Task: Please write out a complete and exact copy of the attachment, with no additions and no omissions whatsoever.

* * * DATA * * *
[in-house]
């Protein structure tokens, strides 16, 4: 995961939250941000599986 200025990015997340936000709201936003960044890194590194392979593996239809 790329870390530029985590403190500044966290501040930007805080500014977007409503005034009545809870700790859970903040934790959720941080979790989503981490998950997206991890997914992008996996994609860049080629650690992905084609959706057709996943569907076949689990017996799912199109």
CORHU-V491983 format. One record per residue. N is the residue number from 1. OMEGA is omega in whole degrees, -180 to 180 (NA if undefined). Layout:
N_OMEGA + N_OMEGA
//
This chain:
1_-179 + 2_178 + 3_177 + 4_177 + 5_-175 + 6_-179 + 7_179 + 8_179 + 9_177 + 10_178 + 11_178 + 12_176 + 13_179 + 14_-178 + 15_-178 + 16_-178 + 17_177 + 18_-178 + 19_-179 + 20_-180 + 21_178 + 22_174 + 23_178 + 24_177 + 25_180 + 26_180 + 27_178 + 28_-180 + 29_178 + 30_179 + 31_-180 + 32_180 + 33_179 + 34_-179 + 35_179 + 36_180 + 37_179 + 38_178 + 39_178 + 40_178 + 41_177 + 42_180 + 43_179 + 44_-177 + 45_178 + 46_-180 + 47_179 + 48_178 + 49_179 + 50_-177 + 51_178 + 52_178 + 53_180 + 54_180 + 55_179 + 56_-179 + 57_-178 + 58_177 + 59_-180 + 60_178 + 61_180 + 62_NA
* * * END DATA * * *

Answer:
[in-house]
């Protein structure tokens, strides 16, 4: 995961939250941000599986 200025990015997340936000709201936003960044890194590194392979593996239809 790329870390530029985590403190500044966290501040930007805080500014977007409503005034009545809870700790859970903040934790959720941080979790989503981490998950997206991890997914992008996996994609860049080629650690992905084609959706057709996943569907076949689990017996799912199109």
CORHU-V491983 format. One record per residue. N is the residue number from 1. OMEGA is omega in whole degrees, -180 to 180 (NA if undefined). Layout:
N_OMEGA + N_OMEGA
//
This chain:
1_-179 + 2_178 + 3_177 + 4_177 + 5_-175 + 6_-179 + 7_179 + 8_179 + 9_177 + 10_178 + 11_178 + 12_176 + 13_179 + 14_-178 + 15_-178 + 16_-178 + 17_177 + 18_-178 + 19_-179 + 20_-180 + 21_178 + 22_174 + 23_178 + 24_177 + 25_180 + 26_180 + 27_178 + 28_-180 + 29_178 + 30_179 + 31_-180 + 32_180 + 33_179 + 34_-179 + 35_179 + 36_180 + 37_179 + 38_178 + 39_178 + 40_178 + 41_177 + 42_180 + 43_179 + 44_-177 + 45_178 + 46_-180 + 47_179 + 48_178 + 49_179 + 50_-177 + 51_178 + 52_178 + 53_180 + 54_180 + 55_179 + 56_-179 + 57_-178 + 58_177 + 59_-180 + 60_178 + 61_180 + 62_NA